A Basic Offering Rite

A mainstay of Egyptian Pagan-Kemetic practice is a personal offering rite performed at a private shrine. Such rites can be observed anywhere from every day to once a week; sometimes more or less, depending on the practitioner. Some groups have their own specific rites, and some books offer rituals of varying complexity. Many independent worshipers choose to write their own. If you'd like to start observing your own rituals but don't know where to start, the rite below is a useful starting point. It can be added to or incorporated as needed.

This rite, which can be found along with longer variations in Following the Sun, is called Iru, which comes from an Egyptian word for ritual that means "things done".

A Simple Iru:

Light the candle to start. Use this as a quiet moment, to signal your mind and body that it is time to slow down and relax.

Pour water into a water cup. Say: "Take these, Your cool waters that are the Inundation."

Pour milk into a milk cup. Say: "Milk, milk, may You taste it in Your shrine."

Light incense. Say: "I give You incense, I give You incense, great of purity."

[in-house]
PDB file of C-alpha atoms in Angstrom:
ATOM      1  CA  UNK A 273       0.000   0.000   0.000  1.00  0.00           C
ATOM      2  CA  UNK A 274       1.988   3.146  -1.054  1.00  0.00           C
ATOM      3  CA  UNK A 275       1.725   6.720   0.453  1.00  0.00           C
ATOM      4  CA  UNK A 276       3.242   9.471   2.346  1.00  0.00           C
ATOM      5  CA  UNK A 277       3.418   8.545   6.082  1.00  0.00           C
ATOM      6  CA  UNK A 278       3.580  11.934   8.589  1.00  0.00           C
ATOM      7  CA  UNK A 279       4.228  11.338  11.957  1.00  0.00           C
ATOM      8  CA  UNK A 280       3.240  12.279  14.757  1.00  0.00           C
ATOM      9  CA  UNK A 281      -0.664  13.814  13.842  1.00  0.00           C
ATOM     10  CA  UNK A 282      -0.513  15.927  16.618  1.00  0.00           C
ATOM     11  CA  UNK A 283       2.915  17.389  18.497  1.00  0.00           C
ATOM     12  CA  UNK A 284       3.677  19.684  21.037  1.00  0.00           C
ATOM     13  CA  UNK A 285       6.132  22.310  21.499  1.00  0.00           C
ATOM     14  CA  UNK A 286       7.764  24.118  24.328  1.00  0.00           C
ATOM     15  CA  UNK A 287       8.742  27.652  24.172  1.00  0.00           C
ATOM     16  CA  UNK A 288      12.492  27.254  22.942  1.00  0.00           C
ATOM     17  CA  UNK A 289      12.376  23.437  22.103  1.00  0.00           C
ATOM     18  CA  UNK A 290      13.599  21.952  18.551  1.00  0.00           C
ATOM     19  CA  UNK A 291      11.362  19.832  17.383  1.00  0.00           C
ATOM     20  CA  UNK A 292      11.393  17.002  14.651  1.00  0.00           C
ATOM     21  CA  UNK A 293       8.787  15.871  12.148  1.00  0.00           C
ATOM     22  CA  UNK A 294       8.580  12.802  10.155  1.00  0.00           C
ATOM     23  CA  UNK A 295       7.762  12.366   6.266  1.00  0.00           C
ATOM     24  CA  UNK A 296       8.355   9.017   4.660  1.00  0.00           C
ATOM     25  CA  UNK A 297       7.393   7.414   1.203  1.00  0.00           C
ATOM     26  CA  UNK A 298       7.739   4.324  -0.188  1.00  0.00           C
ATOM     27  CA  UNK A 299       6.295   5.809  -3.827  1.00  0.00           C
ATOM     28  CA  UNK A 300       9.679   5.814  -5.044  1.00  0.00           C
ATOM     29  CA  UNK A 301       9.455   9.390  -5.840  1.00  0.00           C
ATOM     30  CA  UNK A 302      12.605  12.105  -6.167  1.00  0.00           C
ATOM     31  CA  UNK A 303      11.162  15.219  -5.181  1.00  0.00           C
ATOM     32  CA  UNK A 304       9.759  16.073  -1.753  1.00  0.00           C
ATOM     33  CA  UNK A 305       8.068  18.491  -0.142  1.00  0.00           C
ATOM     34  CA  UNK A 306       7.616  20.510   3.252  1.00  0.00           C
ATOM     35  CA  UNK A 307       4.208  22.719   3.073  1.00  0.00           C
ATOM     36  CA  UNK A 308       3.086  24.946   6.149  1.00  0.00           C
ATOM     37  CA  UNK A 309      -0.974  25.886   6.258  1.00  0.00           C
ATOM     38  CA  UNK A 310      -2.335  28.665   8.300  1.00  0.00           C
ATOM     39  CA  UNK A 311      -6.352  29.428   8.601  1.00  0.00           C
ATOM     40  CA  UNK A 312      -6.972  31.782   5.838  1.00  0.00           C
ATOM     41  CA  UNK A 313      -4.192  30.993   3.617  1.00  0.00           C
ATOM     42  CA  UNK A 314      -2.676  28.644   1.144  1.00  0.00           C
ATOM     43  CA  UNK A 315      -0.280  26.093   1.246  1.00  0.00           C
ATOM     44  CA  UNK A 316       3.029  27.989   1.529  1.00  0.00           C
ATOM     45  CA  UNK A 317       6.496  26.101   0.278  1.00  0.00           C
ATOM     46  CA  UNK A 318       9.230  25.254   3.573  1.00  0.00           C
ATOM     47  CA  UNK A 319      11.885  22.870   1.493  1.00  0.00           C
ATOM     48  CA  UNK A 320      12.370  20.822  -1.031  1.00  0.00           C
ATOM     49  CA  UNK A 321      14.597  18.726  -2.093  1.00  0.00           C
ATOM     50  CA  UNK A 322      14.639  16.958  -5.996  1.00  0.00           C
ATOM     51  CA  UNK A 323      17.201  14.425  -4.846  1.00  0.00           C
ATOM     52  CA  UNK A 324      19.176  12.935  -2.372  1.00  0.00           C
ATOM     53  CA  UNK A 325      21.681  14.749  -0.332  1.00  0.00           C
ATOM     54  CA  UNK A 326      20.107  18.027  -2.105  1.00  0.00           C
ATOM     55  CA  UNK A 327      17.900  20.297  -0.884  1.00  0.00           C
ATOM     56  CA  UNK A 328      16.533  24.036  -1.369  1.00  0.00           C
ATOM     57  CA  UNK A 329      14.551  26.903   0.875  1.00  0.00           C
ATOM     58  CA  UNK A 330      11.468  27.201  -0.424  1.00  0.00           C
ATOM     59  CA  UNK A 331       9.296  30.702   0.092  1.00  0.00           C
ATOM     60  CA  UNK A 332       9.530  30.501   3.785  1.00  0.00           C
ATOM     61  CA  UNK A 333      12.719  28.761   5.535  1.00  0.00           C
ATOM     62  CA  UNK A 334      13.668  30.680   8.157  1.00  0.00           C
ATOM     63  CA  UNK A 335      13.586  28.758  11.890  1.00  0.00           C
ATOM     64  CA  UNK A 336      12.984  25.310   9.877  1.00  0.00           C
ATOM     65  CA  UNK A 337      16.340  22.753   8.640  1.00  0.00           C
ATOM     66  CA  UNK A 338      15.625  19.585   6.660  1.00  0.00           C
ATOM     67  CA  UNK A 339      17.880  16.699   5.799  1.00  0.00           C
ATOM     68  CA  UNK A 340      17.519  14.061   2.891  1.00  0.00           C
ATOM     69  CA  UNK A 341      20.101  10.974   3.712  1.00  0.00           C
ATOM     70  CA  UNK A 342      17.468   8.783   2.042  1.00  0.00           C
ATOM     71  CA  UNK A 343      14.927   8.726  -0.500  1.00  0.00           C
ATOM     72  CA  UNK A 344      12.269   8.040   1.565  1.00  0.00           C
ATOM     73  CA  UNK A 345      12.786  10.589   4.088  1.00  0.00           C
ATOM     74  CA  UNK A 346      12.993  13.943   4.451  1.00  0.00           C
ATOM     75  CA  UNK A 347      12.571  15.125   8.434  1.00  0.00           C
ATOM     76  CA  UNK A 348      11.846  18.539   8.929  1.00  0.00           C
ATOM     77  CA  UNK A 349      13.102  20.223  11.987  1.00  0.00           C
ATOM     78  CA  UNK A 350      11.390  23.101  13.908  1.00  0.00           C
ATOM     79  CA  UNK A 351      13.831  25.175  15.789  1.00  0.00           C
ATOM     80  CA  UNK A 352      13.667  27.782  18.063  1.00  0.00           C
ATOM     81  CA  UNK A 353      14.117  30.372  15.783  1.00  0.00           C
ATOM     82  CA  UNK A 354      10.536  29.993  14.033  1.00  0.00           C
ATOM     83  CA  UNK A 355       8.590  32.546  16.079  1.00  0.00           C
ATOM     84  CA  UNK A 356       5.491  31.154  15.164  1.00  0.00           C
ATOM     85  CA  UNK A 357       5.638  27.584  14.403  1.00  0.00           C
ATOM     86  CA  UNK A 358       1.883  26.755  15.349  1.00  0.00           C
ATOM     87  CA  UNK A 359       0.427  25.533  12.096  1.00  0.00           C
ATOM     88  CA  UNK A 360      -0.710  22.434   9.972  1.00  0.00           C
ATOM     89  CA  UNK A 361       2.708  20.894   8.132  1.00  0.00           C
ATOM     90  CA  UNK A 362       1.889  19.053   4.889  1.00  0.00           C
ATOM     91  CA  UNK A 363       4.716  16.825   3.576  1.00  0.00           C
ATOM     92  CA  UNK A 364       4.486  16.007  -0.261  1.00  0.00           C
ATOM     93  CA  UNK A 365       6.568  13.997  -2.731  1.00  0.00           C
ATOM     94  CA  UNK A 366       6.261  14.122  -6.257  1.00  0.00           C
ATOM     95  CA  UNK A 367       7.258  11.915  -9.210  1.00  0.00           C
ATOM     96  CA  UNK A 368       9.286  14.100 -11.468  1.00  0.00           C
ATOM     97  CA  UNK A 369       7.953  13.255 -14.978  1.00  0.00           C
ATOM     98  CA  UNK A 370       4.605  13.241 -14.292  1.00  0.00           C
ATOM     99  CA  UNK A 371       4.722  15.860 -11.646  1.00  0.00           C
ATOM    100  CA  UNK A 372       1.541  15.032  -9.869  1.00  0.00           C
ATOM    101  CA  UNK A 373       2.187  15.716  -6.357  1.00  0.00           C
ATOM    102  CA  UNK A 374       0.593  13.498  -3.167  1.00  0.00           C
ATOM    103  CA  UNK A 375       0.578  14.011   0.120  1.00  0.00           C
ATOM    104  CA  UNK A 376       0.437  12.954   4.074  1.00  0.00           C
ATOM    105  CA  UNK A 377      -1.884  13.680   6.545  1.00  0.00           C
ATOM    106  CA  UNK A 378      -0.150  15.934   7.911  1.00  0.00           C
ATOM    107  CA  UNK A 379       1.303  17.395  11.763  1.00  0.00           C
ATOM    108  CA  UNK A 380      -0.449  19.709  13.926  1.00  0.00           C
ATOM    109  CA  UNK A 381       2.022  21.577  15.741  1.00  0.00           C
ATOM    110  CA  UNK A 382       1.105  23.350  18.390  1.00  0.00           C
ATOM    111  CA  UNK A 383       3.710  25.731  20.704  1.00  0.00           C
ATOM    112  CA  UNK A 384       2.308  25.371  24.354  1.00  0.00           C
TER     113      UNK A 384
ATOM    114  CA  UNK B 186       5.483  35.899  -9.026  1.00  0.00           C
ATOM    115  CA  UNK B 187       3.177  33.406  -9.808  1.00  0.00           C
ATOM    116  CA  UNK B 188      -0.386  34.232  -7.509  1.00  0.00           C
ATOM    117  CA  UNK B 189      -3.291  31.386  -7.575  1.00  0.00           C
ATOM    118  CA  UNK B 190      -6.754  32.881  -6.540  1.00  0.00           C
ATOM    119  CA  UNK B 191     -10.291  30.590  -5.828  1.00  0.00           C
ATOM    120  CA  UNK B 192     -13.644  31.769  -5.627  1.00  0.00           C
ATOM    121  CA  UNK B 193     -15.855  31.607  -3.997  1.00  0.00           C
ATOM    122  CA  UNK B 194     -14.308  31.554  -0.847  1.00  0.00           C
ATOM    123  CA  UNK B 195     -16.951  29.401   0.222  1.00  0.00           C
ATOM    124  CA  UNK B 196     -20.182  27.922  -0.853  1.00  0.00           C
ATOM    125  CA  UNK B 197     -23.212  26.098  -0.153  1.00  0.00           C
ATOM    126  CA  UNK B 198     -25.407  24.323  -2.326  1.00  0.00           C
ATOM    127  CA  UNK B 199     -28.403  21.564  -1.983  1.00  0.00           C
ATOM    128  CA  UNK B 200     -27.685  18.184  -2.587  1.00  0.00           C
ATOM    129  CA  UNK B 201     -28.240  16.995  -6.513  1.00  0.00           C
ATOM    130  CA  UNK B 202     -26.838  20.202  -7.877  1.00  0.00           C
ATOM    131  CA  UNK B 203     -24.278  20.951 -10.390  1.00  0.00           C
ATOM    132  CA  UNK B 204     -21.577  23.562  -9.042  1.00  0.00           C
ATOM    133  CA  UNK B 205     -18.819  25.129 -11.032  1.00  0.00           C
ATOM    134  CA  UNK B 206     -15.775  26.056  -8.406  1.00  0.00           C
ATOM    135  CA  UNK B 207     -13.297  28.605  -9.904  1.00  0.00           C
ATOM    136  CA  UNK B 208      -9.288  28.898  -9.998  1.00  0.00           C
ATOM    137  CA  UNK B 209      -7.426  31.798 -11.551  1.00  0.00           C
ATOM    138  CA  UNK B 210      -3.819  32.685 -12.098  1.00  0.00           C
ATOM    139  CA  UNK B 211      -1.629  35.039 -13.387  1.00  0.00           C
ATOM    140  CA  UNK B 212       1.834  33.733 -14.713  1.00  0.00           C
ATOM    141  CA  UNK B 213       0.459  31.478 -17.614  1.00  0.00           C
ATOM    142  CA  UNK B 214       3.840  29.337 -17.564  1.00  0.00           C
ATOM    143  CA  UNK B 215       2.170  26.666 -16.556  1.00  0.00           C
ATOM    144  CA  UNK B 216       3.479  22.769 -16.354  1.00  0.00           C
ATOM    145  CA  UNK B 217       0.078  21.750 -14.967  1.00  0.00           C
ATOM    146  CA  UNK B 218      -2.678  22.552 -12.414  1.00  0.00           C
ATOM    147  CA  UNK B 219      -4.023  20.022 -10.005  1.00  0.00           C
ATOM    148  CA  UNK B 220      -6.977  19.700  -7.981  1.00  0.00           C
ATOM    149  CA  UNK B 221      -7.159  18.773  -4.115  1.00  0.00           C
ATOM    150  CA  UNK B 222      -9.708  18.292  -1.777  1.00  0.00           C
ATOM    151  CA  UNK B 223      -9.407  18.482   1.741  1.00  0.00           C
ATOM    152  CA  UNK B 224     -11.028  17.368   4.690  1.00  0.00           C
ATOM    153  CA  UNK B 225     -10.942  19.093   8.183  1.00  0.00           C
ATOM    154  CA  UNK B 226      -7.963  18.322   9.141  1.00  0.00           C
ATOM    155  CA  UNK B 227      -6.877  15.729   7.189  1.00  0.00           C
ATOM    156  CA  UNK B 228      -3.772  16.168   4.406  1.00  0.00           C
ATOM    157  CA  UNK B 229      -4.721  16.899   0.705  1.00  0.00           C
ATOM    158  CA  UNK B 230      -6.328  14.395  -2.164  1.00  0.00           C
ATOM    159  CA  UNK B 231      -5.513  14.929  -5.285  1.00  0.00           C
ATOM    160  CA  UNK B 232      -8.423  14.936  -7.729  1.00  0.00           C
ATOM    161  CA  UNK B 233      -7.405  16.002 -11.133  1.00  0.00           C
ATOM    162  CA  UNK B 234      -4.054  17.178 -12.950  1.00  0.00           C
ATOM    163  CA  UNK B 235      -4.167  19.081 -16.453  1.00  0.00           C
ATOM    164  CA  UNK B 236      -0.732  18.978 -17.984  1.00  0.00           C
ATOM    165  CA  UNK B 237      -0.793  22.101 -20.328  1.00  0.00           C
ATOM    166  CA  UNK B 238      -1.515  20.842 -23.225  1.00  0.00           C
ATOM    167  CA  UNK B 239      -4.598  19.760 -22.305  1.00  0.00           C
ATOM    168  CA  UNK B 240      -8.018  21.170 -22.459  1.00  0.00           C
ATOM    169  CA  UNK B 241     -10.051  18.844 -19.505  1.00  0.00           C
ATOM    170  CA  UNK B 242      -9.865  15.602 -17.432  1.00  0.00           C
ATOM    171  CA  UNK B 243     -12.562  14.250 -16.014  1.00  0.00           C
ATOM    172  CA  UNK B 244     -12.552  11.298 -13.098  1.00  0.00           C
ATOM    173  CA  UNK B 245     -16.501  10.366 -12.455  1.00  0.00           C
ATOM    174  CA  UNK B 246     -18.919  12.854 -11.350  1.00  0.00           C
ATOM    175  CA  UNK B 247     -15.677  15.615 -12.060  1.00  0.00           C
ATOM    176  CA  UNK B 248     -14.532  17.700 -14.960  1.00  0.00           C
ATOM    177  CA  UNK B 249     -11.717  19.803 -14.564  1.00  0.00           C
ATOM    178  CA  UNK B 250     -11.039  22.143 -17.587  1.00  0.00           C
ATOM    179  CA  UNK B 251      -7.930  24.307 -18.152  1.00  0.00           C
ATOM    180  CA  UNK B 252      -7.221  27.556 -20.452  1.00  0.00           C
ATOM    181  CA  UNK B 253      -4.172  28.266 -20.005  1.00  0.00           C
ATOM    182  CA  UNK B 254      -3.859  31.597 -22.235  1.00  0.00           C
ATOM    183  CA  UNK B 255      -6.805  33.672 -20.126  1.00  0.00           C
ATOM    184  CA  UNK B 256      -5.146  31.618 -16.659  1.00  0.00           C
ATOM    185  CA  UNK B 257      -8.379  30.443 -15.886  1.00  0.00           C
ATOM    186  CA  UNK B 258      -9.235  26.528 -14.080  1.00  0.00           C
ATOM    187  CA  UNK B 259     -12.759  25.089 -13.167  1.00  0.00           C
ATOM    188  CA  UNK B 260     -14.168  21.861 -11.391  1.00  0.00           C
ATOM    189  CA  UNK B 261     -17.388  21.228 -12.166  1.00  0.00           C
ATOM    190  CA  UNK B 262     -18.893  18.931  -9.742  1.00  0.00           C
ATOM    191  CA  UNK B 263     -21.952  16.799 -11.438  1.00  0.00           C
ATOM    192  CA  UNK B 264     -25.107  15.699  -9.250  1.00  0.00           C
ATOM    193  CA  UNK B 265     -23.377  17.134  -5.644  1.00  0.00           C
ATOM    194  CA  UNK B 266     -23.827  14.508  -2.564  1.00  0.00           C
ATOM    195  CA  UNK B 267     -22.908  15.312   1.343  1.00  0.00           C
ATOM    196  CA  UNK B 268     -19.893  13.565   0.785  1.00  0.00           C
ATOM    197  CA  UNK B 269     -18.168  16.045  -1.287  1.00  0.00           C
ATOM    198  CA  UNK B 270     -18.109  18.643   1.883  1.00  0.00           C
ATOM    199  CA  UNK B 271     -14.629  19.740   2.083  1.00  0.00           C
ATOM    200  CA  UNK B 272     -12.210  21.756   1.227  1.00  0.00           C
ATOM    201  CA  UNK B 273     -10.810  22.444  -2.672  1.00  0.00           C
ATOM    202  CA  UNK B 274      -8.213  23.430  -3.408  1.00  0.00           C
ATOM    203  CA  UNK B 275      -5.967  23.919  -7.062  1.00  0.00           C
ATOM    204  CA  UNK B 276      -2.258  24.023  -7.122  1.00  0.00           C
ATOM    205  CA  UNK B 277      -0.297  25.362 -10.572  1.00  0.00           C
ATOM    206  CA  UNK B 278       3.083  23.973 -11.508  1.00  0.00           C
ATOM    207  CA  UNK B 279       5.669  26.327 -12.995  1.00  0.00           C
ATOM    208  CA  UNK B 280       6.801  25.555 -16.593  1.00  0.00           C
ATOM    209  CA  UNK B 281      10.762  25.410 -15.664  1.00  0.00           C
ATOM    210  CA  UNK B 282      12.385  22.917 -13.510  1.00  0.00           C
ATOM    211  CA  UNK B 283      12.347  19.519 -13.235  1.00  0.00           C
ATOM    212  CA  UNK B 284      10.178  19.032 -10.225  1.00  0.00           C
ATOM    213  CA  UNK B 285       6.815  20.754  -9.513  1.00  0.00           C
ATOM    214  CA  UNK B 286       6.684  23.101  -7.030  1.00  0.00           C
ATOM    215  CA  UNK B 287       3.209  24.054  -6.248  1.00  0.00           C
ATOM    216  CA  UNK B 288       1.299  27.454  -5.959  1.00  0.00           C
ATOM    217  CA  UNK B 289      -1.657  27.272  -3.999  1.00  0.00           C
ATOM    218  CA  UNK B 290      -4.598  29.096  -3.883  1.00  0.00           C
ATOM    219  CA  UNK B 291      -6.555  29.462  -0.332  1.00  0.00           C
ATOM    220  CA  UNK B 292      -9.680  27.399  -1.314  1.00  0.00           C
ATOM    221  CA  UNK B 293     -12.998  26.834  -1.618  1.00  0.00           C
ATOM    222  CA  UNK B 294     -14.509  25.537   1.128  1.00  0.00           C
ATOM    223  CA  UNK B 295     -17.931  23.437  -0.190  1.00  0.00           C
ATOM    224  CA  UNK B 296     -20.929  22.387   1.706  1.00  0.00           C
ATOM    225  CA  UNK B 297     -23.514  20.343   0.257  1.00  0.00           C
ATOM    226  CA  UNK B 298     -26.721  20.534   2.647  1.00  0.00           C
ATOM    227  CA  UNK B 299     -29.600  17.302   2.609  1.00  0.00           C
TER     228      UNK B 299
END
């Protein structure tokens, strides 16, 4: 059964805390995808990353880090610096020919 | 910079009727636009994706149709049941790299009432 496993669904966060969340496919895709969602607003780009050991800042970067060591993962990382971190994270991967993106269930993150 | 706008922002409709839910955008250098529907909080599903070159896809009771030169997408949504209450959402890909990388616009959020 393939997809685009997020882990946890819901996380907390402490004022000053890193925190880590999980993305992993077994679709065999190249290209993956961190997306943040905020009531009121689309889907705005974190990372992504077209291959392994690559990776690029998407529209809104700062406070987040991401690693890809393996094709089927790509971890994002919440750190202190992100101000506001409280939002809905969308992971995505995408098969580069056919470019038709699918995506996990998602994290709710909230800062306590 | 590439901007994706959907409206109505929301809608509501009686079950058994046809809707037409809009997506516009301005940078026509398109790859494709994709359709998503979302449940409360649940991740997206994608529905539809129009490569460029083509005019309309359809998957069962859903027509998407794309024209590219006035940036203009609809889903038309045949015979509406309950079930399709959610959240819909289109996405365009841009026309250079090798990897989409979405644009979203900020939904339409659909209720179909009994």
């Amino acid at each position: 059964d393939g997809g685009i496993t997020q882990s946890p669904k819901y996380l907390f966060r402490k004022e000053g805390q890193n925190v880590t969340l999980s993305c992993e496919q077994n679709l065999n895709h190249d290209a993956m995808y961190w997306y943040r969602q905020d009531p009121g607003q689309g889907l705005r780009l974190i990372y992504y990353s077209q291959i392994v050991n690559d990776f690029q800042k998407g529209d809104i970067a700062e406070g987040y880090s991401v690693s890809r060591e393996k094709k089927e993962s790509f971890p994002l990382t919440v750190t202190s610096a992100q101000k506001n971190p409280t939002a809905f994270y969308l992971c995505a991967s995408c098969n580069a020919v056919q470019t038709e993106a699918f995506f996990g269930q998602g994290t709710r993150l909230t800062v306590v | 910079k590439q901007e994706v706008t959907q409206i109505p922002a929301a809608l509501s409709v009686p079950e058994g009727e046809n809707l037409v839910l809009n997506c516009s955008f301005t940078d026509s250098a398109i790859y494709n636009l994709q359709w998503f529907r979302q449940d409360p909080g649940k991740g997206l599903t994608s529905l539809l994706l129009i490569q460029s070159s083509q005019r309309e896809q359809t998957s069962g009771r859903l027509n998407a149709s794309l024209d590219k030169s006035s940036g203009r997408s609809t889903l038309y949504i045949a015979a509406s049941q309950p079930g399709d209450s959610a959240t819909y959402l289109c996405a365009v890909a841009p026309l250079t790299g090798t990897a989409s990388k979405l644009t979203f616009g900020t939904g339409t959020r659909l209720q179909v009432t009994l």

Place food offering. Say: "Take this, Your bread on which gods live."

Reversion of Offerings. Holding open your hands to the offerings, say: "Turn Yourself to these, Your offerings; receive them from me."

Silent Prayer. This can be whatever you need it to be; quiet time for reflection or meditation, requests for things needed or for guidance, and so on. You can use the prayers found in the next chapter or your own. This time is between you and your Gods.

Closing. This can vary. Some Egyptian Pagans use a gesture of adoration (commonly called 'henu") in which you raise your hands, palms forward, to shoulder height and bow your head. If you have a sistrum, you can shake it to open and close your service; or you can just place your palms together.

Say: "In-un-Ma'a [Truly it is]."


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